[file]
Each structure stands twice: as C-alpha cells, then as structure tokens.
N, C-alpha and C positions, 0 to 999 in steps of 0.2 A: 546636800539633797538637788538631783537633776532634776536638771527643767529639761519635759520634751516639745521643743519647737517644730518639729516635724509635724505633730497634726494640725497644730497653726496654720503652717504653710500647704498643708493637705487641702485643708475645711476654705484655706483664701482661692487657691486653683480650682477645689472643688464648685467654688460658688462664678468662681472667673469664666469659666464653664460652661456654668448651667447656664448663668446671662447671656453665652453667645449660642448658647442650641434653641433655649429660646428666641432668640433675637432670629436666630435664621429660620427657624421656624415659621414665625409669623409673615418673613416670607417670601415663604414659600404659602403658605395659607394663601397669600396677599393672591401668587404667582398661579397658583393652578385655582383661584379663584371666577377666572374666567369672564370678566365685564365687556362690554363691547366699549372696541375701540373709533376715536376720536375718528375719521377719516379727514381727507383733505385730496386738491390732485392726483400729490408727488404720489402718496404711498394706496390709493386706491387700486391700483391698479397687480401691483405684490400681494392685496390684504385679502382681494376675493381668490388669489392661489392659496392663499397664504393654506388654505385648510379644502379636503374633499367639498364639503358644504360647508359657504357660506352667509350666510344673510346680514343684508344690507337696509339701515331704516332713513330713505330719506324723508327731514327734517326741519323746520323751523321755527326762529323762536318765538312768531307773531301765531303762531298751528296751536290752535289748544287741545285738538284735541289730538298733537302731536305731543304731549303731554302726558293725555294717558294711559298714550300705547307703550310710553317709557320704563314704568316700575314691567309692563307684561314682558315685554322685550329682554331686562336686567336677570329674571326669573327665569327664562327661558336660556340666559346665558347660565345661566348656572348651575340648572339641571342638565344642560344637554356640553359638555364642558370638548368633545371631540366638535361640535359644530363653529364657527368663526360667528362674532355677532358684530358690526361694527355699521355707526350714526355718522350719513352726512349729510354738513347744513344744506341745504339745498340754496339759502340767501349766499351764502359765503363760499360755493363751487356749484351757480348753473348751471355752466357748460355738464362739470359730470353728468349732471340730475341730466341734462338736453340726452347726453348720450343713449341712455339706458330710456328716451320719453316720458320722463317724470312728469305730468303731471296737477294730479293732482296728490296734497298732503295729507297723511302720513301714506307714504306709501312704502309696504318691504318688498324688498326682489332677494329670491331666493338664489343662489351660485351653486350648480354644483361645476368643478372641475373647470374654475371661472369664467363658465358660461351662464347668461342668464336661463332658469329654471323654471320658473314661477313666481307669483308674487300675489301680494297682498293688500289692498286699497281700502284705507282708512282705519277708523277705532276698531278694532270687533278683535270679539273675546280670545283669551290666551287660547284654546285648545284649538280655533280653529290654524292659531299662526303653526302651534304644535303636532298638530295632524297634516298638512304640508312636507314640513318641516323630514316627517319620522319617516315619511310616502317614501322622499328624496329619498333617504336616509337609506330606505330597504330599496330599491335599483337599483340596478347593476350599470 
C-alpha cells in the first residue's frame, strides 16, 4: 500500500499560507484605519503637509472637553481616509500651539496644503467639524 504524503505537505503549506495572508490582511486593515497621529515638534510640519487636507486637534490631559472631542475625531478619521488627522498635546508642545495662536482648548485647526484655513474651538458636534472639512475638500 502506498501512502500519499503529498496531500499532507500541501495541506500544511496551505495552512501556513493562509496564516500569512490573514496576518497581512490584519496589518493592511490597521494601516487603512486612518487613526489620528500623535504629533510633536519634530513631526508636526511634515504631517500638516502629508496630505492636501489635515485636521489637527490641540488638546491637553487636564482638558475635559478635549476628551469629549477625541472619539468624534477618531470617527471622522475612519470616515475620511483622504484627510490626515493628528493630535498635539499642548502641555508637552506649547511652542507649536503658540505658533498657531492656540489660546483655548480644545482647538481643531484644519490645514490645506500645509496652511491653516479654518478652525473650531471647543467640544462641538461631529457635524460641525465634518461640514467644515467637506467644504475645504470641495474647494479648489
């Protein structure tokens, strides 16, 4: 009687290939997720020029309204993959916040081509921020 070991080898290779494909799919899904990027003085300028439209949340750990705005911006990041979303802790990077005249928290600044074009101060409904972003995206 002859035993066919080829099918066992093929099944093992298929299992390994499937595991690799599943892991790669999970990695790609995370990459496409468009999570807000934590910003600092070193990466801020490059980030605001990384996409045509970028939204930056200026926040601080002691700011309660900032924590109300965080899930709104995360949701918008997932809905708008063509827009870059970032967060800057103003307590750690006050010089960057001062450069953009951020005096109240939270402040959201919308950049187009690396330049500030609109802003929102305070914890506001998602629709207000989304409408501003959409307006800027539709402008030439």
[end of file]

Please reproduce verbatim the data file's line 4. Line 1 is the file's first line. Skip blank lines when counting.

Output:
């Protein structure tokens, strides 16, 4: 009687290939997720020029309204993959916040081509921020 070991080898290779494909799919899904990027003085300028439209949340750990705005911006990041979303802790990077005249928290600044074009101060409904972003995206 002859035993066919080829099918066992093929099944093992298929299992390994499937595991690799599943892991790669999970990695790609995370990459496409468009999570807000934590910003600092070193990466801020490059980030605001990384996409045509970028939204930056200026926040601080002691700011309660900032924590109300965080899930709104995360949701918008997932809905708008063509827009870059970032967060800057103003307590750690006050010089960057001062450069953009951020005096109240939270402040959201919308950049187009690396330049500030609109802003929102305070914890506001998602629709207000989304409408501003959409307006800027539709402008030439």